REPORT: Wedding Guests Crying During Vows Are All Thinking About Their Own Shit

A report emerging from the wedding you’re currently attending confirms that all the guests crying during the vows are not crying about the beauty of this moment as it pertains to the couple in question, but rather they are all thinking about their own shit. 


You first noticed people around you crying when the bride entered and, to be honest, you felt a little insecure about it. 


“People were tearing up when she walked down the aisle, and by the time they started their vows, it was a blubber fest,” you told reporters gathered at the scene. “But the more I looked at the people around me, I realized it wasn’t really about Sarah and Brian. It was their own shit.”


Experts like psychologist Dr. Ananya Chaudry confirm it’s pretty rare for someone else’s happiness to spark that amount of emotion. 


“When we see people crying at weddings, you might think they’re just super happy for the couple, but that’s rarely the case,” she told reporters. “It’s about what the couple brings up for them, whether it’s a memory of a previous relationship, a fear they’ll never have a similar love of their own, or even a tacit acknowledgement of their own mortality.”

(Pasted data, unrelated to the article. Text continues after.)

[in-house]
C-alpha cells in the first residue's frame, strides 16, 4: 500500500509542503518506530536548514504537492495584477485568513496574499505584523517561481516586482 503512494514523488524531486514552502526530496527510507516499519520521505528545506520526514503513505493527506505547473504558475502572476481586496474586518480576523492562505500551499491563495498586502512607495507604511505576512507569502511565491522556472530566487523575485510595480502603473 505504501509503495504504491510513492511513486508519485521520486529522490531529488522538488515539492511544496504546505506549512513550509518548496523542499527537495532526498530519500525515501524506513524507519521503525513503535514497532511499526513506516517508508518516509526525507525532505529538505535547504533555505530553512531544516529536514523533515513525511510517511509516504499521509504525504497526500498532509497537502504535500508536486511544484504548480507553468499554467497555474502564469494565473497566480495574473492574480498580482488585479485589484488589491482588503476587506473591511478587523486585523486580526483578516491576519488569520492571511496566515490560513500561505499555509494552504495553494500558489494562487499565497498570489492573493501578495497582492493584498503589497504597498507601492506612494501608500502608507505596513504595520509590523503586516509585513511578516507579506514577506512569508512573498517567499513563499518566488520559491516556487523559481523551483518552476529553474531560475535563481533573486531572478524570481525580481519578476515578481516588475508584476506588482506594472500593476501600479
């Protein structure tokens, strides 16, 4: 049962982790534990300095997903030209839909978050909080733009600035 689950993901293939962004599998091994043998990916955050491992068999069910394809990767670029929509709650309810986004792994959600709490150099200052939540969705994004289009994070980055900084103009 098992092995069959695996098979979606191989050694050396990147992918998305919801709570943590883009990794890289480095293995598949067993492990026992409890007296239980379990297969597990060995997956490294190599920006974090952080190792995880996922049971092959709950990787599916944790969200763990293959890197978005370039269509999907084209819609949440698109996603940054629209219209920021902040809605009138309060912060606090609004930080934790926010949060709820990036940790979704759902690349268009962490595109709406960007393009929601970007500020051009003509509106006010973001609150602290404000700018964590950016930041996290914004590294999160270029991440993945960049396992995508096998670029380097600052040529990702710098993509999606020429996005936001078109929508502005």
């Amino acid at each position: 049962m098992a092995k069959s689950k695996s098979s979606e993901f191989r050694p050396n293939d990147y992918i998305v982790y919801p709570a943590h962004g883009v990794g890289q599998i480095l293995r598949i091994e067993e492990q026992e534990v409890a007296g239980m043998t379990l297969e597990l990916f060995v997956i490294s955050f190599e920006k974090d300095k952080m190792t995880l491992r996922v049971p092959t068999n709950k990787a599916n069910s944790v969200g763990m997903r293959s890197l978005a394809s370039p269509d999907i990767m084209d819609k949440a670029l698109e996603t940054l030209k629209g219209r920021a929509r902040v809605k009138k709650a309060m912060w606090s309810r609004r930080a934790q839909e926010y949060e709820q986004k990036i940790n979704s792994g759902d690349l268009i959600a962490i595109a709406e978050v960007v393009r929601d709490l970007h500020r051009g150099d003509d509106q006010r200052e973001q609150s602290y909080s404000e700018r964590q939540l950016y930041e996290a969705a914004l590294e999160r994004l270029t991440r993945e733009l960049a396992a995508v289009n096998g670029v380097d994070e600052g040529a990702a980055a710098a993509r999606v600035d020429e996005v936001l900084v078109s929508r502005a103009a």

Of wedding guests publicly surveyed after the ceremony, 100% said they were crying because they were so moved by the vows, but when reporters got respondents alone, the guests admitted it was about their own shit all along. 


“Seeing Sarah that happy just made me think about my ex, Georgio,” said the bride’s close friend, Dana Winters. “And once I thought about Georgio and how happy he made me and how stupid I was for fucking it up, the tears just flowed. Good thing it’s super normal to cry at a wedding, right? Phew.”


Of respondents surveyed in private, only 5% said they were crying happy tears. 80% said they cried sad tears, 10% said their tears were longing or regretful, and the other 4% admitted they didn’t even know what emotion was associated with the act. 



“I felt totally fine, and then boom: I touch my cheeks and I’m crying,” said groomsman Charlie Tate. “But why am I crying? What am I feeling? I guess I don’t know. It’s an emotionally overwhelming moment, you know?”


When reporters suggested maybe Charlie was crying because the moment made him confront how his deep-seeded fear of intimacy was exactly at odds with his inherently human need for emotional connection, he said, “Oh yeah, probably.”


Sources confirm the last 1% of respondents were crying because they did genuinely get something in their eye.